Repairing and resurrecting is the theme of Kanika Goyal’s aut-winter line as she tells us why scars—both metaphysical and just plain physical are precious.
By Asmita Aggarwal
Human psychology meets art movements, meets typography! And then you can add a dollop of abstract art, it would seem a bit chaotic…but Chandigarh born Kanika Goyal, believes that paradoxes work quite well, and also seem harmonious.
Based on the concept of Kintsugi or Kin (broken) and tsugi (repair) where you join fragments of broken pottery and give them a new lease of life, with a little help from liquid gold or silver as well as some lacquer dusted with gold powder. This is the theme of Goyal’s aut-winter 2018 line, as the Japanese believe just because it is broken doesn’t mean you need to discard it or it is useless, it can be resurrected. It is a bit like the saying by Rumi…the wound is from where the light seeps in.
So these scars whether they are on pottery or in our life also are a mark of our experiences—- they must be cherished. The Kintsugi technique, archaeologists say may have been invented around the fifteenth century, when Ashikaga Yoshimasa, broke his favourite cup and wouldn’t let go. The Japanese found a way to make it more ornate by adding a bit of bling and also giving it longevity by repairing it, giving rise to this ancient process.
“I stumbled upon this while researching about art informel, or Tachisme which is derived from the French work tache or stain, used in the 40s and 50s, where you have spontaneous blobs of paints or some done directly through tubes on the canvas making it more gestural than structured painting. Abstraction has strong lines, just like my label, so it seemed like a perfect fit,” she says.
Though it has been a long journey for Goyal to reach where she is after three years starting her label at the age of 25 in Shahpurjat, after coming back from Parsons where she did a course in fashion design, which she left for after completing space and lifestyle design from NIFT (Delhi).
She started her small shop, 500 square feet in Shahpurjat and took the help of the landlord to find tailors and started with two machines. “I came from a joint family, with my father being in real estate, where 17 people lived under one roof, to being absolutely on your own, in Delhi trying to tell your dad you have taken the right decision. So when young designers are scared to start on their own and they come to me for advice, I tell them my story— when I had to ask my dad to help me rent a studio and how he gave me one month to figure my life out. I urge them to take the plunge,” she laughs.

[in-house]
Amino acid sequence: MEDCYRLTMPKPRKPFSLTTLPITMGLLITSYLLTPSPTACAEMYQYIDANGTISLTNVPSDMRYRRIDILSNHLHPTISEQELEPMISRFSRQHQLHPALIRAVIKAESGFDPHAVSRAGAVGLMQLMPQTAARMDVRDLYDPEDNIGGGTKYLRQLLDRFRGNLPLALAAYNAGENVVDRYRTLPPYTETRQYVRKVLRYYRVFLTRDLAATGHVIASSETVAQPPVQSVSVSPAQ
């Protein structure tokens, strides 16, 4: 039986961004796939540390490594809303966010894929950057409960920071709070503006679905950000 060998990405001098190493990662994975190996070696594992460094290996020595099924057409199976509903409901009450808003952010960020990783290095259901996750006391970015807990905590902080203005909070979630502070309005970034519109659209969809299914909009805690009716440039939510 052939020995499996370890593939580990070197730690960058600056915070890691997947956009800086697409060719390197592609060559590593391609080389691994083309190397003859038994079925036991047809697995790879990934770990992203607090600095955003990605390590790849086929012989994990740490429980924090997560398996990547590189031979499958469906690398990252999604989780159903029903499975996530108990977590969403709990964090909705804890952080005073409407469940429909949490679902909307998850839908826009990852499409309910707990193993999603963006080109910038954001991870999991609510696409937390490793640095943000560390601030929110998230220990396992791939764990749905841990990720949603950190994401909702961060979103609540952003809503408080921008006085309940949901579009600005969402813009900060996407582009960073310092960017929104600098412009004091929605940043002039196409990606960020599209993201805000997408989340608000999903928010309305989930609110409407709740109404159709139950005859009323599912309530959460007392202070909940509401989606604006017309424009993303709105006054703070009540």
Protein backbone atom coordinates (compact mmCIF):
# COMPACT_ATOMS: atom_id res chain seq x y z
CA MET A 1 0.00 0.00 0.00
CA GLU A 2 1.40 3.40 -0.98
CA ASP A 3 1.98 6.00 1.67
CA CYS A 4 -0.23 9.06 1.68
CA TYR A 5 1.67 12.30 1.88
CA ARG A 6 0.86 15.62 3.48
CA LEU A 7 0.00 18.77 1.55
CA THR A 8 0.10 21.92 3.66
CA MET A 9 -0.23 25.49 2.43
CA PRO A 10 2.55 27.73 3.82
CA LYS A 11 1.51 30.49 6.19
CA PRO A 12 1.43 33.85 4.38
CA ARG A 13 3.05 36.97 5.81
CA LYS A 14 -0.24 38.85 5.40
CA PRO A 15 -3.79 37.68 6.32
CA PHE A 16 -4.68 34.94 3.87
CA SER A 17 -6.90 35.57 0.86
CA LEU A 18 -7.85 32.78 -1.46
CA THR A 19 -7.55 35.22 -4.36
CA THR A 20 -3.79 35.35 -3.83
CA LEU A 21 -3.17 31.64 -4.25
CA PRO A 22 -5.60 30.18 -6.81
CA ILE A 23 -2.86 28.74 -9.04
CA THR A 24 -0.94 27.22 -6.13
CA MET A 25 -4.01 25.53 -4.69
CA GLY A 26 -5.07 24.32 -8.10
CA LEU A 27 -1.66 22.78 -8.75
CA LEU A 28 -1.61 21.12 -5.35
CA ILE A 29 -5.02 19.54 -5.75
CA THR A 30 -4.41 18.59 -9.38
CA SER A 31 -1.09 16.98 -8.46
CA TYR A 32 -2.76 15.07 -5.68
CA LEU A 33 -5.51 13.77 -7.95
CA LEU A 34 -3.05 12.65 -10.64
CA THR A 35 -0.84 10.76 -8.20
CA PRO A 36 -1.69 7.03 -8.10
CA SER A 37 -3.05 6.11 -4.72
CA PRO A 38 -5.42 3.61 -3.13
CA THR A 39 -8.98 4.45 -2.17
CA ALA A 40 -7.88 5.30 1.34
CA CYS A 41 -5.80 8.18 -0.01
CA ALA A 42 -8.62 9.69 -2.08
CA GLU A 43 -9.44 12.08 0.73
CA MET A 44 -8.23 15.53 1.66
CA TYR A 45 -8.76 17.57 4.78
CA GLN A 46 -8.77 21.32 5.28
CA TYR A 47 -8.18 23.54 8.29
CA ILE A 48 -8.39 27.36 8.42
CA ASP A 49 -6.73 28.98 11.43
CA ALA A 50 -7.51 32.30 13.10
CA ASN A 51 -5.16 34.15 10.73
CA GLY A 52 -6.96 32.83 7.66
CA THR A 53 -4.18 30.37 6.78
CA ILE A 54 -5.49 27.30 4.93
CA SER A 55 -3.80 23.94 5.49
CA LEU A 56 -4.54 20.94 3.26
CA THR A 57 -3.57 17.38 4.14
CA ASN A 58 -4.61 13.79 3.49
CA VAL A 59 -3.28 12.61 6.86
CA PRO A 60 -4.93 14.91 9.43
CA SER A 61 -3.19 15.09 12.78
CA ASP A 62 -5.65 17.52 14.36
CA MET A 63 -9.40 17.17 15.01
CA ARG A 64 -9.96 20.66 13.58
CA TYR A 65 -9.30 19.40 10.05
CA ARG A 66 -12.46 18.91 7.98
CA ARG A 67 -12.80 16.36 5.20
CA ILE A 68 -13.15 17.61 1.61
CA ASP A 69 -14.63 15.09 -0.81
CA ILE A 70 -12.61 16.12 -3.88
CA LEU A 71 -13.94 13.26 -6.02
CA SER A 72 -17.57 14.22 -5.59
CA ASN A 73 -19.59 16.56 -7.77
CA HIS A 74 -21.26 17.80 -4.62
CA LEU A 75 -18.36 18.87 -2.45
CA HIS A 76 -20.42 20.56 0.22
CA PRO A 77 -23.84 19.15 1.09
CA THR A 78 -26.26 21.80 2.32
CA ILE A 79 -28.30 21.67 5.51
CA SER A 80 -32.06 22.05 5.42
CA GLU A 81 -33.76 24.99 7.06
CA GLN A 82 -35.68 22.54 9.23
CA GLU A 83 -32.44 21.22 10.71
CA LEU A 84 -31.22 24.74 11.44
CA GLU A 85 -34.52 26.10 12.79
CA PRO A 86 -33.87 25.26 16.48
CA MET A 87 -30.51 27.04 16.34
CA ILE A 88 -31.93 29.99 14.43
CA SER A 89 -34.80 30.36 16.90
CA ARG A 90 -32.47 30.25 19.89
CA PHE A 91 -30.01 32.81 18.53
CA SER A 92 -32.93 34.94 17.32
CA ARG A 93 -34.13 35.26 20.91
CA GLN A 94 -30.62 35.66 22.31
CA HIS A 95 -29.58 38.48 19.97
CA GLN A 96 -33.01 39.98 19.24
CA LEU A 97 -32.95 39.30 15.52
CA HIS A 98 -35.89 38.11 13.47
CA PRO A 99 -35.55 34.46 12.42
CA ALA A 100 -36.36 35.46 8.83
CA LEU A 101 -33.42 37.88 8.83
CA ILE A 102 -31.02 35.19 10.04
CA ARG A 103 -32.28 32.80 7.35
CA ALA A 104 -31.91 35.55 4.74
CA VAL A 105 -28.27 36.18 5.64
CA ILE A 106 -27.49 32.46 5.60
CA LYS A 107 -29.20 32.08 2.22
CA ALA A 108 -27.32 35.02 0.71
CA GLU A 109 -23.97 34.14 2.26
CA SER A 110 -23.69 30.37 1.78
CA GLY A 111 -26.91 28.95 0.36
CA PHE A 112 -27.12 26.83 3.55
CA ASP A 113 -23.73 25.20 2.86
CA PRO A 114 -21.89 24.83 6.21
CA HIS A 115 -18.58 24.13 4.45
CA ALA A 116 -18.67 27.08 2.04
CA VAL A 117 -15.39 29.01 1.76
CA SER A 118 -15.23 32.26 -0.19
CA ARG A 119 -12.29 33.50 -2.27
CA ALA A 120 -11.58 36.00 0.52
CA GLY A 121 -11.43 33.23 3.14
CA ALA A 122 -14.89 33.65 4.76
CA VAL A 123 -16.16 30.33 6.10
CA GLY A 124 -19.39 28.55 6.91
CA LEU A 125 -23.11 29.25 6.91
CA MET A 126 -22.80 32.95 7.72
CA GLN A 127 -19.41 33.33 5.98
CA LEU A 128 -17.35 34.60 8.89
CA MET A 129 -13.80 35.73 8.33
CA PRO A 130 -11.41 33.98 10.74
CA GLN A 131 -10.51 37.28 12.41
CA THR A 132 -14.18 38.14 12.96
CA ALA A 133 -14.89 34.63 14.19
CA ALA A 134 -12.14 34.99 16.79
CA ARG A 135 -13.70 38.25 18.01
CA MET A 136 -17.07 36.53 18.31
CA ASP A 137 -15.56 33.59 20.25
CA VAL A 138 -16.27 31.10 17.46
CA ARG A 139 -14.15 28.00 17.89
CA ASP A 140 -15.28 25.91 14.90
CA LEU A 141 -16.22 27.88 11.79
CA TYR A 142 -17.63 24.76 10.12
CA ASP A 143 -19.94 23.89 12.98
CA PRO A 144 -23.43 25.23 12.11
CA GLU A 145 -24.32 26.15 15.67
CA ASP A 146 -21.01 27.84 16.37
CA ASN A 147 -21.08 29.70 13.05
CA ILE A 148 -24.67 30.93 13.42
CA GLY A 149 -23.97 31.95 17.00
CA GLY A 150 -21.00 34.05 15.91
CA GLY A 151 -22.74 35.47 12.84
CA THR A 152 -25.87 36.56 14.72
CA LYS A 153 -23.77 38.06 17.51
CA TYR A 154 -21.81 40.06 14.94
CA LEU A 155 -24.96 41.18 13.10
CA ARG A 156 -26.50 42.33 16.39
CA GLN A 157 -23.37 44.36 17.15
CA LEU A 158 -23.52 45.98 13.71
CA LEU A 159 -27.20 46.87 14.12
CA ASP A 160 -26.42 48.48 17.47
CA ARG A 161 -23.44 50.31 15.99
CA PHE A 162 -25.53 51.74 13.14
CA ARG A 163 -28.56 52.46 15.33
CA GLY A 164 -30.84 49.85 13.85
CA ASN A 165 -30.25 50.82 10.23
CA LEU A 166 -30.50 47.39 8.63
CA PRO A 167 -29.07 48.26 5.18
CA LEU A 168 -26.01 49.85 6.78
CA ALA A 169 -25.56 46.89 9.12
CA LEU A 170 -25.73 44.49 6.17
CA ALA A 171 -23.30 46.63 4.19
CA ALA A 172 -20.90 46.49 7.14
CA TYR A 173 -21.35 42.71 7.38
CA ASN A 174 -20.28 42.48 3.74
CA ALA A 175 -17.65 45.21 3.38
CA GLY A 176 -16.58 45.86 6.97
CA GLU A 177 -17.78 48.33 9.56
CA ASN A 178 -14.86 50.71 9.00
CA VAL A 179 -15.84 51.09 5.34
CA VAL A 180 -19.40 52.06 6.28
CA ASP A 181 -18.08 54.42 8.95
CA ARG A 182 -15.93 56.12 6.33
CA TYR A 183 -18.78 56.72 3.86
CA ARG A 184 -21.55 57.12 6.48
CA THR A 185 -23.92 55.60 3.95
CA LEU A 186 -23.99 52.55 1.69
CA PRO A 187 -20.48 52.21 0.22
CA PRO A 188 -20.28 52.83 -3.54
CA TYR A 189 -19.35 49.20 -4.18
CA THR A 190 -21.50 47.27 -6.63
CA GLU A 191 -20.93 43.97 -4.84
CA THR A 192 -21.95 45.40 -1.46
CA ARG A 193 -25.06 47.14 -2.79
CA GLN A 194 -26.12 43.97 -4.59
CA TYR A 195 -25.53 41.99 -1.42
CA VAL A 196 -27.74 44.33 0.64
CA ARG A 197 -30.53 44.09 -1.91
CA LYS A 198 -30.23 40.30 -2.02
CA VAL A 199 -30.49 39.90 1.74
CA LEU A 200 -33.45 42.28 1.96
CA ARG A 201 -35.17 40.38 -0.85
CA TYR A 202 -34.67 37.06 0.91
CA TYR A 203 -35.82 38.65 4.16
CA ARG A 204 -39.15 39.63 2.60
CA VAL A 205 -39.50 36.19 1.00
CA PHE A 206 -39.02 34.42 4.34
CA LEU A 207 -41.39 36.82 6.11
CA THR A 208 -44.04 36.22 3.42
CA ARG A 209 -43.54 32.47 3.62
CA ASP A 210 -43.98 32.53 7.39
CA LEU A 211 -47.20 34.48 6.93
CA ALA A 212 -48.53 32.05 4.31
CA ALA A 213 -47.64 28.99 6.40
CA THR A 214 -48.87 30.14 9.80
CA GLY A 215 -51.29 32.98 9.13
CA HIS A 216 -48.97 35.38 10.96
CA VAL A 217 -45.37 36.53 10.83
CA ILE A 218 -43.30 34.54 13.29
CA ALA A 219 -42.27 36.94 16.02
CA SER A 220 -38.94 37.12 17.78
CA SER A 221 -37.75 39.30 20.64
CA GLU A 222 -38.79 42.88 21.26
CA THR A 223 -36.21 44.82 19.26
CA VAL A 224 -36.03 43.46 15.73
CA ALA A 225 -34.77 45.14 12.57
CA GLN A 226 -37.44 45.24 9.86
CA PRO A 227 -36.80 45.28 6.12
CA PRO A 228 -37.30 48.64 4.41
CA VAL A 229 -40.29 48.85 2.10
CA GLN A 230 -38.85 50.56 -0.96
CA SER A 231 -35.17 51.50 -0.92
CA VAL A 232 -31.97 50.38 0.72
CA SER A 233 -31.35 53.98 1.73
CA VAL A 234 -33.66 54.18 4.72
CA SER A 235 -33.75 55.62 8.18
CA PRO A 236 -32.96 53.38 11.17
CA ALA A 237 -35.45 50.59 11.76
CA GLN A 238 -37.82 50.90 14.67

Parsons opened up Goyal’s perspective to a new kind of world, a world where she was taught Italian tailoring by an 88-year-old passionate professor, and she also enrolled for a session where they taught her men’s tailoring. “You can’t use those techniques here as no one will pay that much for a coat,” she confesses. She also interned under Bibhu Mohapatra (did five seasons with him) to Marchesa (draping) and Prada (visual merchandising).”I spent my summer breaks during NIFT constructively, as I would look for internships where I could learn. From Reebok to working with a Kanpur-based company that made bags for Celine and LV, to Unistyle Image and Kazo, I went everywhere to soak in all aspects of running a business. I was working at Prada’s epicenter stores (there are only four in the world), and their sheer size is intimidating. The back end operations helped me understand packaging and merchandising and being independent in a big city, is really quite empowering,” she admits.
Coming from Chandigarh, Goyal, admits that architecture has been one of the focal point in all her lines, even now when she is showcasing after two years. This time the attempt is to break misconceptions about tailoring through asymmetrical lines, playing with depths and weights of fabrics, mixing fluidity with rigidity, making each ensemble dynamic. The typography in her line comes from observing how young interns in her office look at life, that’s why you find words emblazoned on tees, “Scandal” to “Controversy”, it’s new-age and irreverent and totally fun with that hipster vibe.
“I have used many elements in my garments from colour blocking, panelling, holographics, to a mix from polyester to line, faux fur and knits to create an absolutely new texture. We have made jump suits, added A-line skirts, and strong outerwear, embellished most of our garments with beads and used both geometric and floral prints,” she explains.
Goyal also does a diffusion line that is a blend of Indian and Western, titled Ease, with embellished shift dresses, but confesses that she won’t do a sari, ever as that isn’t her aesthetic. “Even though I know that selling a sari for Rs 1 lakh in the Indian market is easier than a gown for that price,” she smiles.
Goyal hopes to cross the borders and take her label to the New York Fashion Week, start her long time passion for making furniture next year and also focus a bit more on her leather accessories line. “We do get clients from all over the world, so we launched our e-commerce line last year which was a game changer as it gave us enormous visibility. And during demonitization, we really saw a hike in sales, I want to develop that further,” she concludes.